The real paradigm shift

How shall this be, for I know not man?

When Our Lady hears the angel’s words, telling her she is to have a son, this is her only question. How can it be for I know not man? Those words ring out with all the clarity of a pure, vibrant voice, amidst the din of yesterday’s and today’s sensual cacophony. They inaugurate a new era for humanity. They set the tone for a true paradigm shift. They are words which open the doors of monasteries and transform from the inside the creatures made in the image and likeness of God.

Indeed, those words tell us two things. First of all, that Mary has no intention of being intimate with any man whatsoever, reserving her heart and her body for God alone. Secondly, and more importantly they tell us that such was God’s plan, to enter the world through a virgin, to be a virgin Himself, and to invite legions of souls, men and women, to forego the natural attractions of the senses, the natural and good gratification of the desire to procreate and leave behind part of oneself in the children brought into the world.

How shall this be, for I know not man?

Mary’s words tell us that a new way of being mother and father has entered the world. Henceforth, one may choose to become the bride of Christ, to give birth to souls, and to be a sign that eternity has entered time. 

But let’s listen to a saint, Mother Teresa of Calcutta: “To love Christ is undivided love in chastity. Chastity is not just not getting married, not to have a family. Chastity is that undivided love, ‘no one and nothing’. And for that we need the freedom of poverty, and we must all be able to experience the joy of that freedom; having nothing, having no one, we can then love Christ with undivided love. And if we really understand that we belong to Jesus, that He has called us by our name, then obedience is natural. A total surrender: He can do with us what He wants, when He wants, whatever he wants. He can cut us to pieces, yet every single piece is only His. We belong so totally to Him that He can use us without consulting us; and so, to be able to love Christ with undivided love in chastity, we need that total surrender. And now service, our wholehearted service, whatever work has been entrusted to us by obedience, is the fruit of that Chastity, the fruit of that undivided love for Christ. That is why, for a priest who has made that total surrender to God, who is completely free, completely free to love Christ with undivided love in chastity, the work that he does is his love for Christ in action. The Precious Blood is in his hand, the Living Bread he can break and give to all who are hungry for God. Therefore, his chastity, how chaste it must be; his purity, how pure it must be; his virginity, how virgin it must be, to be able to love Christ with undivided love through freedom of poverty in total surrender, in obedience and in wholehearted service”.

A sublime program, one which should not fail to inspire us, but which has its challenges. How can we persevere? Let’s listen to another modern saint, St JoseMaria Escriva: “And what is the secret of perseverance? Love, Fall in love, and you will not leave Him”.

On her glorious feast day, may Mary Immaculate inspire many souls with this desire to belong to Jesus alone, to fall in love, and to love to the end.

God needs no numbers

My eyes are always towards the Lord, for He it is who delivers my feet from the snare. For I am alone and poor (Ps 24).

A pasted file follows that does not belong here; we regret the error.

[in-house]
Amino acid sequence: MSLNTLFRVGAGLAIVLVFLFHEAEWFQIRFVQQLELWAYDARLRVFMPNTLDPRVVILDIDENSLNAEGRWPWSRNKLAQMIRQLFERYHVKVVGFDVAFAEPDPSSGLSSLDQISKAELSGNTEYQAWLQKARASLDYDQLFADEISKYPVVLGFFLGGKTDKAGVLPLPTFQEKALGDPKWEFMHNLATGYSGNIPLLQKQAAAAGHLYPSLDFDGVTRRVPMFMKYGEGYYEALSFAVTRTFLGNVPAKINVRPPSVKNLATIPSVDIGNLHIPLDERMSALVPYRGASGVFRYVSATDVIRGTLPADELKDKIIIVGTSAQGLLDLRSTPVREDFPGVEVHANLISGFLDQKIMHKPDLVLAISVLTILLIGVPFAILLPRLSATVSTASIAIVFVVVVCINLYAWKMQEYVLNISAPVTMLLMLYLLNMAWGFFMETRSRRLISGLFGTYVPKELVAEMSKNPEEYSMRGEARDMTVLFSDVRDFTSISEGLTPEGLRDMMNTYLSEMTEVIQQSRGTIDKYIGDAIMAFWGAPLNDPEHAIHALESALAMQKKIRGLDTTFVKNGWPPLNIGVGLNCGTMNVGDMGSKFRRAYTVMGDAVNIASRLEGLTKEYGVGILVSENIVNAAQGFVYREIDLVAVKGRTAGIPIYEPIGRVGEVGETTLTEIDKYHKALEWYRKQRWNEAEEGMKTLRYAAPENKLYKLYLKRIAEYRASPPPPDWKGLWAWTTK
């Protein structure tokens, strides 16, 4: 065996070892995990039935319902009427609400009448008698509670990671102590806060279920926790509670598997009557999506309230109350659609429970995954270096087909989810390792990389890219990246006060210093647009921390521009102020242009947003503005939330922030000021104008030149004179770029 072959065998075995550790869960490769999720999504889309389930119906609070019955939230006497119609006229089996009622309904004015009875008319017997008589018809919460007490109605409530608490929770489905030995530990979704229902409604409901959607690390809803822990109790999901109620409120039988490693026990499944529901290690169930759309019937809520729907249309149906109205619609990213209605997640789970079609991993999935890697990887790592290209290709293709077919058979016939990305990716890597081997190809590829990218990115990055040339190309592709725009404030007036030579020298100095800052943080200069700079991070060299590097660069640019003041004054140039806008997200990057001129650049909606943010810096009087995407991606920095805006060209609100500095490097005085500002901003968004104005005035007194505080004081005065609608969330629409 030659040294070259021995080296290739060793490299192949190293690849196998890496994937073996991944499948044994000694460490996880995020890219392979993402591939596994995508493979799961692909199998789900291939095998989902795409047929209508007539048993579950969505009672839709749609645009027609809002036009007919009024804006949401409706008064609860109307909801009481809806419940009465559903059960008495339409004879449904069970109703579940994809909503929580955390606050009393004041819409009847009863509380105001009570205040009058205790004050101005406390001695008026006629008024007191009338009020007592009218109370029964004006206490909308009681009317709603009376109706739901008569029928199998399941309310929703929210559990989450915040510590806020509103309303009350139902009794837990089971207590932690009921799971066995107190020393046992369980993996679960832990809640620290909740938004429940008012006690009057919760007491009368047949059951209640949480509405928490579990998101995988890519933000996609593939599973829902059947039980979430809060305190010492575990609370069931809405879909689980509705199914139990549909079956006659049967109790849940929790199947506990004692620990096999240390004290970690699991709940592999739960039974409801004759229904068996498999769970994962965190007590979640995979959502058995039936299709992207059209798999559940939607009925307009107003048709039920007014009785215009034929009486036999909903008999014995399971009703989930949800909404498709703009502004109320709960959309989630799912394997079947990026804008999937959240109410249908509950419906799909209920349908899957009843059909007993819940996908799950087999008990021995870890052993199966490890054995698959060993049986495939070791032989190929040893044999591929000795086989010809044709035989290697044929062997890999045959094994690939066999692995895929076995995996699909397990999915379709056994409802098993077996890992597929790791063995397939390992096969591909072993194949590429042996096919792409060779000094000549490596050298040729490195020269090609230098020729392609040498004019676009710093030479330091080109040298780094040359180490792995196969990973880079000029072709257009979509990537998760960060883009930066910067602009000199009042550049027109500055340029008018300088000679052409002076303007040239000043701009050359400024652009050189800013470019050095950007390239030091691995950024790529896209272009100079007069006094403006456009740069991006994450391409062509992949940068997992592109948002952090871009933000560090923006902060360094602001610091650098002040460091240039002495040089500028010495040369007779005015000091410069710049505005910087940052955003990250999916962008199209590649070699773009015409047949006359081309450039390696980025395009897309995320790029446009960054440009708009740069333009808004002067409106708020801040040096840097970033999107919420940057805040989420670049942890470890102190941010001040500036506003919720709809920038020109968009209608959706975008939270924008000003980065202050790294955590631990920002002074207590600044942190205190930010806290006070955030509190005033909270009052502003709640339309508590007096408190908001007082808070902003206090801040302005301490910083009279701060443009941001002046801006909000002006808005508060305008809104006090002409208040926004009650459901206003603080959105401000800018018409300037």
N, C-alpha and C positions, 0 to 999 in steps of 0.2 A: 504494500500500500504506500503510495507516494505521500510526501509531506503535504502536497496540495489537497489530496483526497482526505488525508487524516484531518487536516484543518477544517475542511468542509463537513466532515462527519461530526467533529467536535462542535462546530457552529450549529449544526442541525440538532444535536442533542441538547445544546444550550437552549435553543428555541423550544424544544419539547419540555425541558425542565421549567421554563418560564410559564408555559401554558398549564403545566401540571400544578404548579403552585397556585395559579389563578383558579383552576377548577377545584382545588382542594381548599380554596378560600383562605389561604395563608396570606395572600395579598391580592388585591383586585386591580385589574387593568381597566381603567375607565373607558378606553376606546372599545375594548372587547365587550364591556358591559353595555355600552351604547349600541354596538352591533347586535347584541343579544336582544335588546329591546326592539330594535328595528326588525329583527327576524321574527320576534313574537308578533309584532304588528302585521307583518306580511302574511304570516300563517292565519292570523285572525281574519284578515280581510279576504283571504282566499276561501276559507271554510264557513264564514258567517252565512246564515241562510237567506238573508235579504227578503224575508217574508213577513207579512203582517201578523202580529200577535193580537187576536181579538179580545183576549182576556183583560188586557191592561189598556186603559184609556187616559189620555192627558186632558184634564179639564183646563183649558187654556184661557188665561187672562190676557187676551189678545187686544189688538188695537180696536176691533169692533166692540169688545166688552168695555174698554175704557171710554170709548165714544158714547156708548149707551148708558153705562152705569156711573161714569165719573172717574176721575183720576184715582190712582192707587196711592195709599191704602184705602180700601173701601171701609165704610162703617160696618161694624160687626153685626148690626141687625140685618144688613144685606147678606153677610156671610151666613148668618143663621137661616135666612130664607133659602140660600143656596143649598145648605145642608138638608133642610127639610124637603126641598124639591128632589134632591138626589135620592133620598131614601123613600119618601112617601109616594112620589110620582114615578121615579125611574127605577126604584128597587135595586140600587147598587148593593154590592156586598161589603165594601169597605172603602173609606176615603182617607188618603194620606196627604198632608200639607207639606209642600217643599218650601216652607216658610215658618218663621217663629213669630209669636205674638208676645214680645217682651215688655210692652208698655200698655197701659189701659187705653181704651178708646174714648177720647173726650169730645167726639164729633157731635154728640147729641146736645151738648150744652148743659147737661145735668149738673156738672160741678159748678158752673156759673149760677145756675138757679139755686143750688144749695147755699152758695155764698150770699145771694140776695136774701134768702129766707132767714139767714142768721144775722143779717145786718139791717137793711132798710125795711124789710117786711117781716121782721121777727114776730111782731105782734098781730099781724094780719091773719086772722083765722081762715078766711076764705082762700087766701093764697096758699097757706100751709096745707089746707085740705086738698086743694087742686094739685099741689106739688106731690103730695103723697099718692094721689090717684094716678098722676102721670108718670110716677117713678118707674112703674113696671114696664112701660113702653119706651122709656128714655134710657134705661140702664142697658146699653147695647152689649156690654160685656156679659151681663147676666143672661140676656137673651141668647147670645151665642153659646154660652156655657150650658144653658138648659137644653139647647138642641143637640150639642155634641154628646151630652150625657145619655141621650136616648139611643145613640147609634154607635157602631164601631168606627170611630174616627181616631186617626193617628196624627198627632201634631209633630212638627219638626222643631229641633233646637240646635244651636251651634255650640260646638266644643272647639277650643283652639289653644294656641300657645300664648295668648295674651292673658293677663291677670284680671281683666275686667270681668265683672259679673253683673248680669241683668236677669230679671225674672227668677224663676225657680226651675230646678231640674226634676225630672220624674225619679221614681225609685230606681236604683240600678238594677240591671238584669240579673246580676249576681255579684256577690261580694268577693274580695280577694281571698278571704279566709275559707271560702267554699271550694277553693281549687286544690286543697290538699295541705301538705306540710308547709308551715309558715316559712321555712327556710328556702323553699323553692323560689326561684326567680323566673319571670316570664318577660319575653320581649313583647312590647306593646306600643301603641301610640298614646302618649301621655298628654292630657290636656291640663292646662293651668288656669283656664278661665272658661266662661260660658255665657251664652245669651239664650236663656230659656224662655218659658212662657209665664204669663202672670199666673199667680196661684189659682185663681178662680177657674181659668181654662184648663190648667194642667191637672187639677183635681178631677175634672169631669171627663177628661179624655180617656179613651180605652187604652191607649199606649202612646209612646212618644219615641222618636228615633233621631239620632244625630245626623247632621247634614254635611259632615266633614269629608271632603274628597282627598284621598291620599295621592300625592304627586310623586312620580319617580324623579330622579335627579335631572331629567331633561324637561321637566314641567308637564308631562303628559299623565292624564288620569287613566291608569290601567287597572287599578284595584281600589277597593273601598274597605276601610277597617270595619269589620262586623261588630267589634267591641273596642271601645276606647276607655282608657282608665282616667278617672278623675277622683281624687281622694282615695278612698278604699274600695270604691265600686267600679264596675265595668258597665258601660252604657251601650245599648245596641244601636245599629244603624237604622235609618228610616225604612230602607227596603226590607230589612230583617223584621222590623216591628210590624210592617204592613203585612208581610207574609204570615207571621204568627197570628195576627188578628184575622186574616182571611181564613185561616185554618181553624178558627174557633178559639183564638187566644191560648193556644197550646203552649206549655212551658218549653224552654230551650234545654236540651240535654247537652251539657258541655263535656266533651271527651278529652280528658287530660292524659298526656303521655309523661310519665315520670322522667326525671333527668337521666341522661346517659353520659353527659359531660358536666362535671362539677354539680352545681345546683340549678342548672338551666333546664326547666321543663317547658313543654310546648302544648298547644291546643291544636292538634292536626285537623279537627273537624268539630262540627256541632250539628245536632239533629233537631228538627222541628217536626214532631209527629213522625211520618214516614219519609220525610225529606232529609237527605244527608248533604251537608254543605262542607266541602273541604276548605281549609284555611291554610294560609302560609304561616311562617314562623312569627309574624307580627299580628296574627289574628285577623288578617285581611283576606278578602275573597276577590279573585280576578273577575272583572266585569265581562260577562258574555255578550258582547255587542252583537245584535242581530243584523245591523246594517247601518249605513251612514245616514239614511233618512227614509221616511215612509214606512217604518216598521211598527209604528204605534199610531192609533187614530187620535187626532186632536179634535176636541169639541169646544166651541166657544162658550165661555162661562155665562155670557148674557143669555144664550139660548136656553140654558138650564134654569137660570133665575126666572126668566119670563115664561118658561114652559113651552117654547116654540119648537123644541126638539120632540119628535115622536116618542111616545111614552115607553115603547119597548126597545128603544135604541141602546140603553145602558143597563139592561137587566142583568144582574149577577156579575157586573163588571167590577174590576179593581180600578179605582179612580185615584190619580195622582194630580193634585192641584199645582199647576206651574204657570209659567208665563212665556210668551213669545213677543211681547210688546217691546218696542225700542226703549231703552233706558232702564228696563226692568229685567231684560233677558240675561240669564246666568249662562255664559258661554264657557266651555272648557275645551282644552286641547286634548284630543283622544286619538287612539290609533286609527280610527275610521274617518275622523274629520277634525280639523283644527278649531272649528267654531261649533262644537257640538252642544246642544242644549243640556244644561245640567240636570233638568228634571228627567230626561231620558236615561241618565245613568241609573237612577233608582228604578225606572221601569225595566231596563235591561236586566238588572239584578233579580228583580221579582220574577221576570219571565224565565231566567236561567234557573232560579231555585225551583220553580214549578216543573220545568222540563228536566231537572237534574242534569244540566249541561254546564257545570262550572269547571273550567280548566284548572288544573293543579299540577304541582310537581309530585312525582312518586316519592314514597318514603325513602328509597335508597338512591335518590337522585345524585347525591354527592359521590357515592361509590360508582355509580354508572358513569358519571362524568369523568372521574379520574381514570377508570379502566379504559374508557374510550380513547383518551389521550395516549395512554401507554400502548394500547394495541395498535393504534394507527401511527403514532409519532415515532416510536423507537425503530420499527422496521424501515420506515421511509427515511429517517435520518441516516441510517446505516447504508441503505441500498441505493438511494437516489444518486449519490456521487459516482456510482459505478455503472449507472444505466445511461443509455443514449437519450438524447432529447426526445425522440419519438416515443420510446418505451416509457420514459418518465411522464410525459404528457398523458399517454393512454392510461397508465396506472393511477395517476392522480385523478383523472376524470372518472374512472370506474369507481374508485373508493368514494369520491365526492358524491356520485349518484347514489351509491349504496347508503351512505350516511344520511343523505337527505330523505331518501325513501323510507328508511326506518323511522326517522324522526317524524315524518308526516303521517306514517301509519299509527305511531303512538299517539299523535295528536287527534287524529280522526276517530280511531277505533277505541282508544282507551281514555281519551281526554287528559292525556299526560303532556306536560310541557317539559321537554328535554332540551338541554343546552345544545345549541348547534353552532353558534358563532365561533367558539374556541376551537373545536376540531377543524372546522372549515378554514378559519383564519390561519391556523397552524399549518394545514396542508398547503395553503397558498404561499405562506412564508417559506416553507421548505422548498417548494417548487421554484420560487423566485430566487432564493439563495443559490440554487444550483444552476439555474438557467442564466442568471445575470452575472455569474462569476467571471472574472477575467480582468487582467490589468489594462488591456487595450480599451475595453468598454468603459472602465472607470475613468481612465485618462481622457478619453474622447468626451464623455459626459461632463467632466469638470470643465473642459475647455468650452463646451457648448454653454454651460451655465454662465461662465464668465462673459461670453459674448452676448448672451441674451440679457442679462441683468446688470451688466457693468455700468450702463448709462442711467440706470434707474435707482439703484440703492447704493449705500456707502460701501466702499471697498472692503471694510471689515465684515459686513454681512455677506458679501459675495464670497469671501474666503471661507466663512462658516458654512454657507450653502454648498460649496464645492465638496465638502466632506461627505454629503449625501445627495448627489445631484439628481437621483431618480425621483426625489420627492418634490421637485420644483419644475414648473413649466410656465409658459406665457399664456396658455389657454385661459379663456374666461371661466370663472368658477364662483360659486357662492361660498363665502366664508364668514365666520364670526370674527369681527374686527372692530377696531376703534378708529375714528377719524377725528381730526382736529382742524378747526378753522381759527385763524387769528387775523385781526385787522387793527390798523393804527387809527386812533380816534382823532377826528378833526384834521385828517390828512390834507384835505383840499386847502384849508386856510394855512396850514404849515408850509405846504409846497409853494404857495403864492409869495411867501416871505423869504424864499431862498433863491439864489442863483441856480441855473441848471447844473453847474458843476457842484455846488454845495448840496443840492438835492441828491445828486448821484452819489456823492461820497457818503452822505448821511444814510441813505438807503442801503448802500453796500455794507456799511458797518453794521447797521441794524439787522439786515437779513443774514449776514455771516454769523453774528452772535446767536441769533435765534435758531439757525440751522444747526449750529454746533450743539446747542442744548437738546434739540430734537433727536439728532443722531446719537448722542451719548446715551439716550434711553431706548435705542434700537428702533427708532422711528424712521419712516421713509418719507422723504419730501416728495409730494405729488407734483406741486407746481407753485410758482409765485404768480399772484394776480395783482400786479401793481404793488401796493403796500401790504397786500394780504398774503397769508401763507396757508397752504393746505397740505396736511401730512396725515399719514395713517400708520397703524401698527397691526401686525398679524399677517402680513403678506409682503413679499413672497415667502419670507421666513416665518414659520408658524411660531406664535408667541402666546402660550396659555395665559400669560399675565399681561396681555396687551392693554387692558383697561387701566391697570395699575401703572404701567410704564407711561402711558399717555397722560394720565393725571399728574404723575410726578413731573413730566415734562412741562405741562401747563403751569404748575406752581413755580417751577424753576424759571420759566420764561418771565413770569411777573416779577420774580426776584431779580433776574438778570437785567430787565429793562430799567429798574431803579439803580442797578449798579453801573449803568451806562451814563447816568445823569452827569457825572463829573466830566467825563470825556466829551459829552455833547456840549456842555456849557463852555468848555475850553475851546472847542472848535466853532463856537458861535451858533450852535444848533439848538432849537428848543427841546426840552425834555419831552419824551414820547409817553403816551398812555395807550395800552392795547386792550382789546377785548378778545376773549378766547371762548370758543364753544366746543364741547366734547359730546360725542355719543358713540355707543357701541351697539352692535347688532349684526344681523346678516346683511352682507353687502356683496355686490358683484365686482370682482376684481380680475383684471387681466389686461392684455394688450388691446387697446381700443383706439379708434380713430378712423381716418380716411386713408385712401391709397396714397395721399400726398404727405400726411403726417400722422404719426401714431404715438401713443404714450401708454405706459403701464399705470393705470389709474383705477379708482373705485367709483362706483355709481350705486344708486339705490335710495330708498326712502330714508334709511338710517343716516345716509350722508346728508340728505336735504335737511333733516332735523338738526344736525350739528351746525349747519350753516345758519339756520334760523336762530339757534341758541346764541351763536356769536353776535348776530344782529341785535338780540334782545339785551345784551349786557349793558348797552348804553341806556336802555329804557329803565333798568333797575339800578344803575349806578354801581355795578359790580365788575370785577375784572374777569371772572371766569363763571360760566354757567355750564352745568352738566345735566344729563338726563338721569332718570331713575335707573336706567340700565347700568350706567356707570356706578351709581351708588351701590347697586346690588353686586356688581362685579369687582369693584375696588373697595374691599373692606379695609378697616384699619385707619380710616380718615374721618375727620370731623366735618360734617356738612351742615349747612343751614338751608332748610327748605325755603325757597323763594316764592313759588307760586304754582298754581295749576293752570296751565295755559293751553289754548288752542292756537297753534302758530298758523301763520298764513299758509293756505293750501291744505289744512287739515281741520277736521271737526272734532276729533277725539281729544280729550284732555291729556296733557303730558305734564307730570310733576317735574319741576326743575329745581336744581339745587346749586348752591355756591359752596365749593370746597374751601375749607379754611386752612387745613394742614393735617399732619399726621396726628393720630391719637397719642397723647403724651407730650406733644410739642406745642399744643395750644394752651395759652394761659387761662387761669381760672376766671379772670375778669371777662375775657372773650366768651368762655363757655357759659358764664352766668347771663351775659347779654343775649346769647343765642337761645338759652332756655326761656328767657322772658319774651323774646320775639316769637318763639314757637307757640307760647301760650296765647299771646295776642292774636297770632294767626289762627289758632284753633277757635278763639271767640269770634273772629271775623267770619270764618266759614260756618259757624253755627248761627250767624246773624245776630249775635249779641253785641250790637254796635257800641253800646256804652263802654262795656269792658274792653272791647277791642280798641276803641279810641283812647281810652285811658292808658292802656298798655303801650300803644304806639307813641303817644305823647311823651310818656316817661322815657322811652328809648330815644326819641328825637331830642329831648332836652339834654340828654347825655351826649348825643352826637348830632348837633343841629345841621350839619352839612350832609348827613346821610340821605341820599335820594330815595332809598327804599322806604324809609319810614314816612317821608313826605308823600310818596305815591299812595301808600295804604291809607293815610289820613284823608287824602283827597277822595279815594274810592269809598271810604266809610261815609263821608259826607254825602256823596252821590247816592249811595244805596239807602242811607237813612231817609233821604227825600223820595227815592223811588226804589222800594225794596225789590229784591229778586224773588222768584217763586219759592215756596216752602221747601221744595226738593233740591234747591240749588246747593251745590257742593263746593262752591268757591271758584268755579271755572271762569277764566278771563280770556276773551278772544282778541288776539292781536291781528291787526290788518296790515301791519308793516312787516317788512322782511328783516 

The loneliness of the servant of the Lord is a theme that is quite frequent in Holy Scripture. The common experience of the prophets was that they had a mission to accomplish alone. When God intervenes in history, it is usually through one man who changes the course of history. But that one man is often rejected, persecuted, sometimes put to death. 

In chapter 63 of Isaiah, the Messiah is presented to us under the traits of a warrior who must fight alone. “I have trodden the winepress alone, and of the Gentiles there is not a man with me: I have trampled on them in my indignation, and have trodden them down in my wrath, and their blood is sprinkled upon my garments, and I have stained all my apparel. For the day of vengeance is in my heart, the year of my redemption is come. I looked about, and there was none to help: I sought, and there was none to give aid: and my own arm hath saved for me, and my indignation itself hath helped me” (Is 63:3-5).

As for the psalmist, in today’s Introit he insists that he is not only poor but alone - unicus sum. And in other psalms he must act “singulariter”, that is to say, alone. 

So let us not be surprised if we find ourselves alone with a mission that seems impossible. God never does anything with numbers. He does not need numbers. All he needs is Himself and a soul, just one, that is open to the task God wants to give. 

Time and time again in history, God’s people is saved or reformed thanks to the zeal of one man or one woman, a soul that has no care for its reputation or its comfort, a soul that is ready to take up the cross and die. With that soul, God can transform all things.

So let us, to use St Ignatius’ expression, give greater proof of our love and distinguish ourselves in whatever concerns the service of the Eternal King and the Lord of all, not only offering ourselves entirely for the work, but acting against our sensuality and carnal and worldly love, making offerings of greater value and of more importance.

If we do, then we will be following the apostle’s pressing recommendations in today’s epistle; we will be imitators of God, the God who took flesh and offered Himself as an oblation, a sweet-smelling sacrifice for the salvation of the world.

The wisdom of St Gregory